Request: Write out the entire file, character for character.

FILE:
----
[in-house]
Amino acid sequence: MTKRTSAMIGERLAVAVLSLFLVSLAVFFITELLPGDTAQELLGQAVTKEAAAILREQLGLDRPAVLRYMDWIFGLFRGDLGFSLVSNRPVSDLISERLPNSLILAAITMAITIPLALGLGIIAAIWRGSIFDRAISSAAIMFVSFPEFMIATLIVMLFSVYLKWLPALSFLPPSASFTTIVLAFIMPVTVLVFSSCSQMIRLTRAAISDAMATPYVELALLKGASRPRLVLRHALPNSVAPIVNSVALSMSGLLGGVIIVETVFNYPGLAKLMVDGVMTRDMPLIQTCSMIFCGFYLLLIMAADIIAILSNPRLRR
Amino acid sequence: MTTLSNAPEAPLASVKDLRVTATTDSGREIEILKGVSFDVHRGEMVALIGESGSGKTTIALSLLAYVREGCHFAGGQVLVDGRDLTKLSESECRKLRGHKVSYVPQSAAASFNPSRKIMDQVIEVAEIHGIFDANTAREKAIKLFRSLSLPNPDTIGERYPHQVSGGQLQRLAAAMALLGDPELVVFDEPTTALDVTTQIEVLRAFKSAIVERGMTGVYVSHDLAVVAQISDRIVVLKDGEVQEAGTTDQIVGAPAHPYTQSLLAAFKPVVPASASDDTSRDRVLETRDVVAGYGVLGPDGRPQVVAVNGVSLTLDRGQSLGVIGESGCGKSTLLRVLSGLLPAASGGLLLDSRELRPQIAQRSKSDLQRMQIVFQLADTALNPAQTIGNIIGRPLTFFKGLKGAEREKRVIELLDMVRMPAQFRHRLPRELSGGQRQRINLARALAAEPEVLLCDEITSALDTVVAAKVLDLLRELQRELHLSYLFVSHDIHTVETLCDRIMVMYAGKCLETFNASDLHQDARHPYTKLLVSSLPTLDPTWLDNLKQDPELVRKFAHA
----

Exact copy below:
[in-house]
Amino acid sequence: MTKRTSAMIGERLAVAVLSLFLVSLAVFFITELLPGDTAQELLGQAVTKEAAAILREQLGLDRPAVLRYMDWIFGLFRGDLGFSLVSNRPVSDLISERLPNSLILAAITMAITIPLALGLGIIAAIWRGSIFDRAISSAAIMFVSFPEFMIATLIVMLFSVYLKWLPALSFLPPSASFTTIVLAFIMPVTVLVFSSCSQMIRLTRAAISDAMATPYVELALLKGASRPRLVLRHALPNSVAPIVNSVALSMSGLLGGVIIVETVFNYPGLAKLMVDGVMTRDMPLIQTCSMIFCGFYLLLIMAADIIAILSNPRLRR
Amino acid sequence: MTTLSNAPEAPLASVKDLRVTATTDSGREIEILKGVSFDVHRGEMVALIGESGSGKTTIALSLLAYVREGCHFAGGQVLVDGRDLTKLSESECRKLRGHKVSYVPQSAAASFNPSRKIMDQVIEVAEIHGIFDANTAREKAIKLFRSLSLPNPDTIGERYPHQVSGGQLQRLAAAMALLGDPELVVFDEPTTALDVTTQIEVLRAFKSAIVERGMTGVYVSHDLAVVAQISDRIVVLKDGEVQEAGTTDQIVGAPAHPYTQSLLAAFKPVVPASASDDTSRDRVLETRDVVAGYGVLGPDGRPQVVAVNGVSLTLDRGQSLGVIGESGCGKSTLLRVLSGLLPAASGGLLLDSRELRPQIAQRSKSDLQRMQIVFQLADTALNPAQTIGNIIGRPLTFFKGLKGAEREKRVIELLDMVRMPAQFRHRLPRELSGGQRQRINLARALAAEPEVLLCDEITSALDTVVAAKVLDLLRELQRELHLSYLFVSHDIHTVETLCDRIMVMYAGKCLETFNASDLHQDARHPYTKLLVSSLPTLDPTWLDNLKQDPELVRKFAHA